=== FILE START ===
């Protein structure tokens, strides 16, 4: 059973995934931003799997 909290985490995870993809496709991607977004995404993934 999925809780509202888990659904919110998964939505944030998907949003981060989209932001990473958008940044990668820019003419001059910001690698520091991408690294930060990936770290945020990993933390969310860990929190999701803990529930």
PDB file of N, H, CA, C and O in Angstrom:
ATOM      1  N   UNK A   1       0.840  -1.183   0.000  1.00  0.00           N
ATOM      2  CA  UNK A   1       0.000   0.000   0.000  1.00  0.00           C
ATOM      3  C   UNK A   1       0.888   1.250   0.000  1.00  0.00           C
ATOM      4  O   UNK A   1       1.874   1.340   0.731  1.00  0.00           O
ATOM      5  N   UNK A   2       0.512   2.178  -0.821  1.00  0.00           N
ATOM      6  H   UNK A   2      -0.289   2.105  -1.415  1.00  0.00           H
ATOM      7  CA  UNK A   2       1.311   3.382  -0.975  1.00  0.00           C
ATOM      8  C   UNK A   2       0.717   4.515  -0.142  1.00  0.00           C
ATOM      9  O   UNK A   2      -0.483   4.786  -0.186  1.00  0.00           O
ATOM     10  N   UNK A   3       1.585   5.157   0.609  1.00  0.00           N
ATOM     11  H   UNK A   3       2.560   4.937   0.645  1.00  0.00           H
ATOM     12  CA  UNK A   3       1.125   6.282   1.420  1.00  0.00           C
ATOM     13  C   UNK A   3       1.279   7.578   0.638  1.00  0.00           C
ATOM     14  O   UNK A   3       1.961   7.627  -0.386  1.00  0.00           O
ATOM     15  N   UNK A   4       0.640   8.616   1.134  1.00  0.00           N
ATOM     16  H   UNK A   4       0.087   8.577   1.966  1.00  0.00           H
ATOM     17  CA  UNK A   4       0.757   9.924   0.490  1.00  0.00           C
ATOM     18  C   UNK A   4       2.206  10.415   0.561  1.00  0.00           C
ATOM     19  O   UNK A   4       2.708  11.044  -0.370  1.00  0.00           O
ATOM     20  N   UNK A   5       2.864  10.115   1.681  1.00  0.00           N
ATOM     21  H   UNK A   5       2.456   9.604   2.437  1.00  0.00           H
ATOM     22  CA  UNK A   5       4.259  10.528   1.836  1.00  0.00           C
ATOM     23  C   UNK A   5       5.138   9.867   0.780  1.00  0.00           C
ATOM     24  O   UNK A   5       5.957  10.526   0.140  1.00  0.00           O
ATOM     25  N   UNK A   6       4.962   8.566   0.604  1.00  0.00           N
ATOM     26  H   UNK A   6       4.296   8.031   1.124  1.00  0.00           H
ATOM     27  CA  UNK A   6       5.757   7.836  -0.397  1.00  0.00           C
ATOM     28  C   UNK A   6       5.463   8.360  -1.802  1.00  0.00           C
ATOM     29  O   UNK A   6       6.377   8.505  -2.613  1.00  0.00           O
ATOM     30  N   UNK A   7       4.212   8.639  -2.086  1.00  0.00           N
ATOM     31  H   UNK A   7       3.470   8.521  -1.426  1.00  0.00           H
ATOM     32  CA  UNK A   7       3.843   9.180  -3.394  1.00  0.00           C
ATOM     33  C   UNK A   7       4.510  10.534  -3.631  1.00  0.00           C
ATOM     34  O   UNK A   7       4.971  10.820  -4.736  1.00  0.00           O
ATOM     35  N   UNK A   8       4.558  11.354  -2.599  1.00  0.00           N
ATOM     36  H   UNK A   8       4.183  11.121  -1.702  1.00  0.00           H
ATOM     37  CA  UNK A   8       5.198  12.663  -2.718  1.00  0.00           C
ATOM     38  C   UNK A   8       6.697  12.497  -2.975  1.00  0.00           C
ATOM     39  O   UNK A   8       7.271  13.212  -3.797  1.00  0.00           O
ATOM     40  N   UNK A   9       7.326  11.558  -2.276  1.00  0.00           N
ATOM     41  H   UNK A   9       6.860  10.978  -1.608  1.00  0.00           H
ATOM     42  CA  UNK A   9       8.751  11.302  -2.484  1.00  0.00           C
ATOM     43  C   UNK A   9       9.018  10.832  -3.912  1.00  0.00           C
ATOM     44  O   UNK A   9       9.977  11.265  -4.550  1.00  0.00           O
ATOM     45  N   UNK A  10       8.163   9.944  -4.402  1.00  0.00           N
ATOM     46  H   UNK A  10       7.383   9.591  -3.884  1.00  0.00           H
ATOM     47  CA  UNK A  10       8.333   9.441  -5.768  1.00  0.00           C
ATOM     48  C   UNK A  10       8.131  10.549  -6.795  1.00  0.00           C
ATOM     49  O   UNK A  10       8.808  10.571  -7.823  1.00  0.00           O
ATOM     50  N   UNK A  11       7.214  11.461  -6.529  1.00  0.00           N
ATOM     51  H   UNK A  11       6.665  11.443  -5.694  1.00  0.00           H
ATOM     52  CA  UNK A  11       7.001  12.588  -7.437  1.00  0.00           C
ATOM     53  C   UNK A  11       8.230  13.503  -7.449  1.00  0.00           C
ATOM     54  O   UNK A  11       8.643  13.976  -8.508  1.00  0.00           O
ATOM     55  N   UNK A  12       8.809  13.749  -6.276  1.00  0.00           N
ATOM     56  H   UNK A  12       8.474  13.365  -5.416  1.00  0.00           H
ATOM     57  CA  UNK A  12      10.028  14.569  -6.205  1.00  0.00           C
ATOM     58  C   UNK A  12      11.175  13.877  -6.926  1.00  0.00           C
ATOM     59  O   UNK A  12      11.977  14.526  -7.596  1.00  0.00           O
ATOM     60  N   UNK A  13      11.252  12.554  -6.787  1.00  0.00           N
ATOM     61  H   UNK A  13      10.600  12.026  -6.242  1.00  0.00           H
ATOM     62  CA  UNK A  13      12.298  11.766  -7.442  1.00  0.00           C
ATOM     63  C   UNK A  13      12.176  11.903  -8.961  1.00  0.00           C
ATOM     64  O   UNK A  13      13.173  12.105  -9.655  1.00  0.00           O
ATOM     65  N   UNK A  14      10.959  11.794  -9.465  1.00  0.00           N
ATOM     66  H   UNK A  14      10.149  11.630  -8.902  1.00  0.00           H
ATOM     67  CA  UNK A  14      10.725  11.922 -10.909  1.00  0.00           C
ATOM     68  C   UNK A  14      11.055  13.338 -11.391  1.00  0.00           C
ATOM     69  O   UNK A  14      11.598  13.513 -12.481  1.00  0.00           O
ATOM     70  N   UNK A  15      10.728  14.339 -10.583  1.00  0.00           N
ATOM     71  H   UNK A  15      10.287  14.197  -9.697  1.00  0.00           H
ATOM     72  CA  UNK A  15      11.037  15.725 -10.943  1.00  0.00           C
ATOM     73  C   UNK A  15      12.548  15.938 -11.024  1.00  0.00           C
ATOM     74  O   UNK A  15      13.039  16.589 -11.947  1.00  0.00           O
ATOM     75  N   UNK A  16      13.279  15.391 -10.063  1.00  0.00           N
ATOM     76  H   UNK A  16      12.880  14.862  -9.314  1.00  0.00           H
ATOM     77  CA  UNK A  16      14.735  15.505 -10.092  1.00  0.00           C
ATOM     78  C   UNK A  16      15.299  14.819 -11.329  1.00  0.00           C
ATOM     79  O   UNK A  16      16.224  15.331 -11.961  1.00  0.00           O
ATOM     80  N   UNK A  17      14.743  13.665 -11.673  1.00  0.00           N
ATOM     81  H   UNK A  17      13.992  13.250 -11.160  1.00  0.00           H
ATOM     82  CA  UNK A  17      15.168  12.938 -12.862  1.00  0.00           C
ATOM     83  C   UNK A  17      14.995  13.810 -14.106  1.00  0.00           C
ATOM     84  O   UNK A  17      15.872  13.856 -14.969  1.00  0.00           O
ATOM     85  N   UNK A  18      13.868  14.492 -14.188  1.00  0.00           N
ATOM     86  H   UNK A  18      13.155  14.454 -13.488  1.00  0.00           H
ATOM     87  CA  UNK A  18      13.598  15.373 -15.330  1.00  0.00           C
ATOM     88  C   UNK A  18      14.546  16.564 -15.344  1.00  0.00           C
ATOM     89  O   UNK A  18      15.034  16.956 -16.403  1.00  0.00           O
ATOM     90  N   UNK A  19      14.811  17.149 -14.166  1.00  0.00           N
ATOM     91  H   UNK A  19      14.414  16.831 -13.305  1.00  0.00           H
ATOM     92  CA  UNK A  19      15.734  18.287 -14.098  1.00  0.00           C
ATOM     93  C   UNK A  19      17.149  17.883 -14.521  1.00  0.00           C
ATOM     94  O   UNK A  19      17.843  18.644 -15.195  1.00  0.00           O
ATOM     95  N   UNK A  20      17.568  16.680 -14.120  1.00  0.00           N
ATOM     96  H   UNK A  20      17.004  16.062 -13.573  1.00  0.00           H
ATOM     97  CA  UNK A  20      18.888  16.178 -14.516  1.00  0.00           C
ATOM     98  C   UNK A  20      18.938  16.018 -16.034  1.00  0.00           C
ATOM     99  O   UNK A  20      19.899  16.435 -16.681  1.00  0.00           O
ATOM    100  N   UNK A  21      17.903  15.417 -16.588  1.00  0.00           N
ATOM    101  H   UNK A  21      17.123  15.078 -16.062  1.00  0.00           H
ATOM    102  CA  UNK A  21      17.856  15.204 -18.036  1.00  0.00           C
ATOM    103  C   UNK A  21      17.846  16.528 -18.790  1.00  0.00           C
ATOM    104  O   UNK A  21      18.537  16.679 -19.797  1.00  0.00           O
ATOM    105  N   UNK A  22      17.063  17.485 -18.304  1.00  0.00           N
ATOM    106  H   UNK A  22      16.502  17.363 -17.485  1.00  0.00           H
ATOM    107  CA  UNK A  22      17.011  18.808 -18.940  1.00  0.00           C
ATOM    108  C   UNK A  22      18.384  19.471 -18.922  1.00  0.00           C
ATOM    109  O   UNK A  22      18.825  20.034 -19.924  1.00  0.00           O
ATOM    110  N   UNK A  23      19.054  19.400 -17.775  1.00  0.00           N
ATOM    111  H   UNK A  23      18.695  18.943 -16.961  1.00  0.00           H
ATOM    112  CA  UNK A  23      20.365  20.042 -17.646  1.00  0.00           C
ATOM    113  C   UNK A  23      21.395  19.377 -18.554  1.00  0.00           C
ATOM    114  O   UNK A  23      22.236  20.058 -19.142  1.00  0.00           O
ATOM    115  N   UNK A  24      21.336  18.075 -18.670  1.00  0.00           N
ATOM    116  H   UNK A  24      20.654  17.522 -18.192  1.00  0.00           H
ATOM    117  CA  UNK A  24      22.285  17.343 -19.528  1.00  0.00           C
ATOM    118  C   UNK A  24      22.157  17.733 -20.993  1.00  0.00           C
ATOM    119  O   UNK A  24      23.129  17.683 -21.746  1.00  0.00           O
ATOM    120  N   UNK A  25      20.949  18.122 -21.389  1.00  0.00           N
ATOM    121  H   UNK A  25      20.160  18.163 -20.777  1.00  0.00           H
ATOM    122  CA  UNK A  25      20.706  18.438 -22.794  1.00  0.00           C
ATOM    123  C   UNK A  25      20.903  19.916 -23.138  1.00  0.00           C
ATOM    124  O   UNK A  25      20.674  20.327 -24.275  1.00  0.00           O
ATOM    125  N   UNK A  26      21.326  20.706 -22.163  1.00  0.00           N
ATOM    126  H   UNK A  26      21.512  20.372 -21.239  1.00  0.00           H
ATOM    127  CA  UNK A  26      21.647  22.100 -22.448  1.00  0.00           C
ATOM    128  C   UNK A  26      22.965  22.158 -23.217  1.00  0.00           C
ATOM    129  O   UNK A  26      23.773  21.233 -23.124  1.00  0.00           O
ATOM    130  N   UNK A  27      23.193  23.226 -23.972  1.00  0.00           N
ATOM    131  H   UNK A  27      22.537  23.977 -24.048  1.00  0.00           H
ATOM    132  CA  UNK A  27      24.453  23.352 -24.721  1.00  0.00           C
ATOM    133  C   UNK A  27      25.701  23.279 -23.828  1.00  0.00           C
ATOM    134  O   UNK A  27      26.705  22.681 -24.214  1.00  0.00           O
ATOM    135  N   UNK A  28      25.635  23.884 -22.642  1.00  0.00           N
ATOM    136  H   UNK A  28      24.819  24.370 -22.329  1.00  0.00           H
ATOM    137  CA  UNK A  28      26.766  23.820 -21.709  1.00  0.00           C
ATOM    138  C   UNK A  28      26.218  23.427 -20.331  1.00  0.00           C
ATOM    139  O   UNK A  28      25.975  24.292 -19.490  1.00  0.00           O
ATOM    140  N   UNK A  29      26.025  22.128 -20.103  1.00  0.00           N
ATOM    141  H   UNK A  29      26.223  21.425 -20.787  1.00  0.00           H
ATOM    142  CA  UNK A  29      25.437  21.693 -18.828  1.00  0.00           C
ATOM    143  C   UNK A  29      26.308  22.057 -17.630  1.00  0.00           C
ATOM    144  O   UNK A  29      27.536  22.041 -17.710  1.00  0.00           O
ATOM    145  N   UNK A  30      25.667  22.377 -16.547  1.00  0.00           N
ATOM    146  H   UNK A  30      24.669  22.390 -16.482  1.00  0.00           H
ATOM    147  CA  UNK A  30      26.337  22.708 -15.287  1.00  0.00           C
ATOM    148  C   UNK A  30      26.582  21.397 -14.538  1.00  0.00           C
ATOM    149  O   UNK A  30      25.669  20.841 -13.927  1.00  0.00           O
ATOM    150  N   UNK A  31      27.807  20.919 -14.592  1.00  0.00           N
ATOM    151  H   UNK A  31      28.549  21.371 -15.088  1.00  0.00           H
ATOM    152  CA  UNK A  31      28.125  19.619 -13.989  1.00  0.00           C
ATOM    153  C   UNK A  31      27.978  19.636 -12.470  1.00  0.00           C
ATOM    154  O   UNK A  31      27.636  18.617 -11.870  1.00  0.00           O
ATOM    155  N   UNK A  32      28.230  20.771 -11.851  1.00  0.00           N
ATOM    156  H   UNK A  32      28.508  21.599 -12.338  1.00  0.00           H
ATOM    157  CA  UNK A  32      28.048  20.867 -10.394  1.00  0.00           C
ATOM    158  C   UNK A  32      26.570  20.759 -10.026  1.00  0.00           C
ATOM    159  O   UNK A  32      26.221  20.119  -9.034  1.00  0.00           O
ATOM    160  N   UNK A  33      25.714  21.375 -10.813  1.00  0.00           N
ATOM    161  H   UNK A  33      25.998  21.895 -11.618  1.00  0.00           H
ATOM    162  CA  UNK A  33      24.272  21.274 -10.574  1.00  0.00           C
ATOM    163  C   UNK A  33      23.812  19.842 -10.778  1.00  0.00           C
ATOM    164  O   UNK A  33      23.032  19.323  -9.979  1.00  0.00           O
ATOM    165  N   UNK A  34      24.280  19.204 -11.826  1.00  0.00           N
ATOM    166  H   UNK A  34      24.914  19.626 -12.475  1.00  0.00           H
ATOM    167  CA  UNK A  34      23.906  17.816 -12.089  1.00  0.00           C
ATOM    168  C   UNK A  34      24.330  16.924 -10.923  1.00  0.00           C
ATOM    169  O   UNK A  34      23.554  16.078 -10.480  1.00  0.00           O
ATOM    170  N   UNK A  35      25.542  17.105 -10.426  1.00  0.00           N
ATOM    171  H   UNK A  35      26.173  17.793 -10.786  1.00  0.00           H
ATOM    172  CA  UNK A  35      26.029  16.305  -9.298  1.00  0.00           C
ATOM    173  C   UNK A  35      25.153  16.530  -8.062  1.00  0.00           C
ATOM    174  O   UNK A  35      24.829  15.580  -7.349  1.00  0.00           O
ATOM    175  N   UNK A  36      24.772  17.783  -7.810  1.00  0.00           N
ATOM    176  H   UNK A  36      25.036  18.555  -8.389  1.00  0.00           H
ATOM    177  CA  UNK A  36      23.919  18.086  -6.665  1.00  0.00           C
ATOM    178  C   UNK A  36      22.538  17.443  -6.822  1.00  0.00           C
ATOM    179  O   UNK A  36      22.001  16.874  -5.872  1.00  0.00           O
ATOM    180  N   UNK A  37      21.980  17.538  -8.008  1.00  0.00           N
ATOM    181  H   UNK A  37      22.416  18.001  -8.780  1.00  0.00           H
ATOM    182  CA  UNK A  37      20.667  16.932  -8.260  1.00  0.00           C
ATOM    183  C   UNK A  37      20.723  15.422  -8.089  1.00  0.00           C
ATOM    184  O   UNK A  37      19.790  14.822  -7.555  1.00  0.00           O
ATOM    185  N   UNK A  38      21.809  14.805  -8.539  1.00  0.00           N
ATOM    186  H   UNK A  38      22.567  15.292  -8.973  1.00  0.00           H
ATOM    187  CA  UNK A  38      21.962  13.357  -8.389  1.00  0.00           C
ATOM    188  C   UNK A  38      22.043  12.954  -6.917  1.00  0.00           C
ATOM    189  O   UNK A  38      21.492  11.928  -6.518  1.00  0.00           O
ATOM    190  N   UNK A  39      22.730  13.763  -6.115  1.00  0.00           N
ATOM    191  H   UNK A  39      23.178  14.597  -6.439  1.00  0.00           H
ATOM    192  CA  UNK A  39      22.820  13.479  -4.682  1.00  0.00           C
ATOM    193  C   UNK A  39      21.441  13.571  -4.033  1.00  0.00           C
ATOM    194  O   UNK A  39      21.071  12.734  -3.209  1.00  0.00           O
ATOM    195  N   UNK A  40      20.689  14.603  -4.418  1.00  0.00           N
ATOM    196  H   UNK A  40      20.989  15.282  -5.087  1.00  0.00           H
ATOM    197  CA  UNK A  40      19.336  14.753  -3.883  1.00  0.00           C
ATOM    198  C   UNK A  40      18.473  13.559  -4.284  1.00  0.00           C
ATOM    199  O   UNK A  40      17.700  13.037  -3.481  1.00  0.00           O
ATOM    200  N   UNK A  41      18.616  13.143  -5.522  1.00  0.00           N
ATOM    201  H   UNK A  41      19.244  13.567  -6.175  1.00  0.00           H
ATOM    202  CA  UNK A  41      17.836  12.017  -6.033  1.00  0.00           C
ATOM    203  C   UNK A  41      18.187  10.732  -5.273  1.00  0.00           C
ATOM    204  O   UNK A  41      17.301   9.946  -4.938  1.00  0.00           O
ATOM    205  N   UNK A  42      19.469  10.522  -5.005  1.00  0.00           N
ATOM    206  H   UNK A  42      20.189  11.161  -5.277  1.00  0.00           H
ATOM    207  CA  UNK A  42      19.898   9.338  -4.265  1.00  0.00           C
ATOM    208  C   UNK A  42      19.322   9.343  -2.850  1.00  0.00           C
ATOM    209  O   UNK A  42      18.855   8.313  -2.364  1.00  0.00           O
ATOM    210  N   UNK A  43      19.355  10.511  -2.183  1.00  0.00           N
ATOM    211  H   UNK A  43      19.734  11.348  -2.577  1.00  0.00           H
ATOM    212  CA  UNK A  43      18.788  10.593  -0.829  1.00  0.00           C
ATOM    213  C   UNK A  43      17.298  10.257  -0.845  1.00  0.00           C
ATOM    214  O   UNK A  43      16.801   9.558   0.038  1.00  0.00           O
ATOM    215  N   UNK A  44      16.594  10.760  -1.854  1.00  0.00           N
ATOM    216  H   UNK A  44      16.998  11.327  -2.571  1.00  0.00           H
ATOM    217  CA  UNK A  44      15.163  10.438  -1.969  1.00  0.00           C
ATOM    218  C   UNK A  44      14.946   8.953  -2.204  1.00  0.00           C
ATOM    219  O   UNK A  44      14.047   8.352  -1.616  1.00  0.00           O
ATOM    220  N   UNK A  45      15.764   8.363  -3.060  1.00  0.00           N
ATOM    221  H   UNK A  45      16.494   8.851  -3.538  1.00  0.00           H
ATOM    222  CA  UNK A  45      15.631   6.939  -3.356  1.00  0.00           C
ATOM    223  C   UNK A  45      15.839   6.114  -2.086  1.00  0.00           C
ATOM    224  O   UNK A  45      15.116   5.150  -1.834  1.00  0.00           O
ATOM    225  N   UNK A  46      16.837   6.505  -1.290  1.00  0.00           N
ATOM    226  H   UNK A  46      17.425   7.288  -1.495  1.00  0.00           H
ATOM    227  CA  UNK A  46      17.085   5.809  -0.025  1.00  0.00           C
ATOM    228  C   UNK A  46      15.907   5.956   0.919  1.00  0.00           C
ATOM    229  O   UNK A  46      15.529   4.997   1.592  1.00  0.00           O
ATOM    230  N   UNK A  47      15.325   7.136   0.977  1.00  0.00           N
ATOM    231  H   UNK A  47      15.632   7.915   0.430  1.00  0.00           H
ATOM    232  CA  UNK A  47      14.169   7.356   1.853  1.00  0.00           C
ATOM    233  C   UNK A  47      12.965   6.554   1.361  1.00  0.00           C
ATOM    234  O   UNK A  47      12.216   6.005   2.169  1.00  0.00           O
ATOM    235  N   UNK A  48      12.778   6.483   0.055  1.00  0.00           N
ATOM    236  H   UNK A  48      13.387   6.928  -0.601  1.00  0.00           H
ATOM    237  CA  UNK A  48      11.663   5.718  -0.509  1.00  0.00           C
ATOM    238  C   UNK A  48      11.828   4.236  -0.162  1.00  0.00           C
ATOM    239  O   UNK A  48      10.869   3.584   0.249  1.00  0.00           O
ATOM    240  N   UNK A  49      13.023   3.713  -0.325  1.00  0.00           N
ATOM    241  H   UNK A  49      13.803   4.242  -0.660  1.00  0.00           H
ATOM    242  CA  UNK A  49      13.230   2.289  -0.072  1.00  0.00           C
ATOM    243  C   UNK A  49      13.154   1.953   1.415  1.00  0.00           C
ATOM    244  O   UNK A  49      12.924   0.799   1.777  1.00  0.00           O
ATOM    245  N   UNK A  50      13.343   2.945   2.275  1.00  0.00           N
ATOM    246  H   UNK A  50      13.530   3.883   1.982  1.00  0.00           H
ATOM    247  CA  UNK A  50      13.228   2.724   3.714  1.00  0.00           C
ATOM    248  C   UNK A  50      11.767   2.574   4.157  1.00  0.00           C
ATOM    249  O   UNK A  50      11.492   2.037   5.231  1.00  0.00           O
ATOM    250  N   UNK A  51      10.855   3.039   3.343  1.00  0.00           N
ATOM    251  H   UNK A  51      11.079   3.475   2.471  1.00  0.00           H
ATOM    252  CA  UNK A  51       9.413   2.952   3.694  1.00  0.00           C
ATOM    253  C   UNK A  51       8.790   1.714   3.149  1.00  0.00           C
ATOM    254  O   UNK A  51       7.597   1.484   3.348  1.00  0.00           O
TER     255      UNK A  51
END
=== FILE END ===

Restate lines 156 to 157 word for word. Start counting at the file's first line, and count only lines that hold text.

ATOM    154  O   UNK A  31      27.636  18.617 -11.870  1.00  0.00           O
ATOM    155  N   UNK A  32      28.230  20.771 -11.851  1.00  0.00           N